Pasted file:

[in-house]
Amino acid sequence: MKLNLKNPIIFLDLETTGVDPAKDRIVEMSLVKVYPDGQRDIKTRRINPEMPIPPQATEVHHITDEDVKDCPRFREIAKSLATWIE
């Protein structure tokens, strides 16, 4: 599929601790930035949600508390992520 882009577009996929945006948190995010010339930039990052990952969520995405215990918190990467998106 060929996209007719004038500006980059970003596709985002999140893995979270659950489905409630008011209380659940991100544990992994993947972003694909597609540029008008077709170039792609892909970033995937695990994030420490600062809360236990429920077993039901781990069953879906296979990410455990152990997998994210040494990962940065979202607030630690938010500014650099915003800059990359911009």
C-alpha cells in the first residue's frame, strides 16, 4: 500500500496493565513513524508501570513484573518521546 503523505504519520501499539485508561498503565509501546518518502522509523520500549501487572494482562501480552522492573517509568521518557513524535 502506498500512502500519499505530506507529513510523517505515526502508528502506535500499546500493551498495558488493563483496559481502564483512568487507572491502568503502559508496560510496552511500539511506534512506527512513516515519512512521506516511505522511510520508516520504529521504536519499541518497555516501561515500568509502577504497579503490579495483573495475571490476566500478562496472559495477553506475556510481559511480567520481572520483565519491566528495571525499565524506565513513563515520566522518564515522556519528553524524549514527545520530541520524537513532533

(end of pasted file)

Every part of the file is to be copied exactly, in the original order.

[in-house]
Amino acid sequence: MKLNLKNPIIFLDLETTGVDPAKDRIVEMSLVKVYPDGQRDIKTRRINPEMPIPPQATEVHHITDEDVKDCPRFREIAKSLATWIE
């Protein structure tokens, strides 16, 4: 599929601790930035949600508390992520 882009577009996929945006948190995010010339930039990052990952969520995405215990918190990467998106 060929996209007719004038500006980059970003596709985002999140893995979270659950489905409630008011209380659940991100544990992994993947972003694909597609540029008008077709170039792609892909970033995937695990994030420490600062809360236990429920077993039901781990069953879906296979990410455990152990997998994210040494990962940065979202607030630690938010500014650099915003800059990359911009």
C-alpha cells in the first residue's frame, strides 16, 4: 500500500496493565513513524508501570513484573518521546 503523505504519520501499539485508561498503565509501546518518502522509523520500549501487572494482562501480552522492573517509568521518557513524535 502506498500512502500519499505530506507529513510523517505515526502508528502506535500499546500493551498495558488493563483496559481502564483512568487507572491502568503502559508496560510496552511500539511506534512506527512513516515519512512521506516511505522511510520508516520504529521504536519499541518497555516501561515500568509502577504497579503490579495483573495475571490476566500478562496472559495477553506475556510481559511480567520481572520483565519491566528495571525499565524506565513513563515520566522518564515522556519528553524524549514527545520530541520524537513532533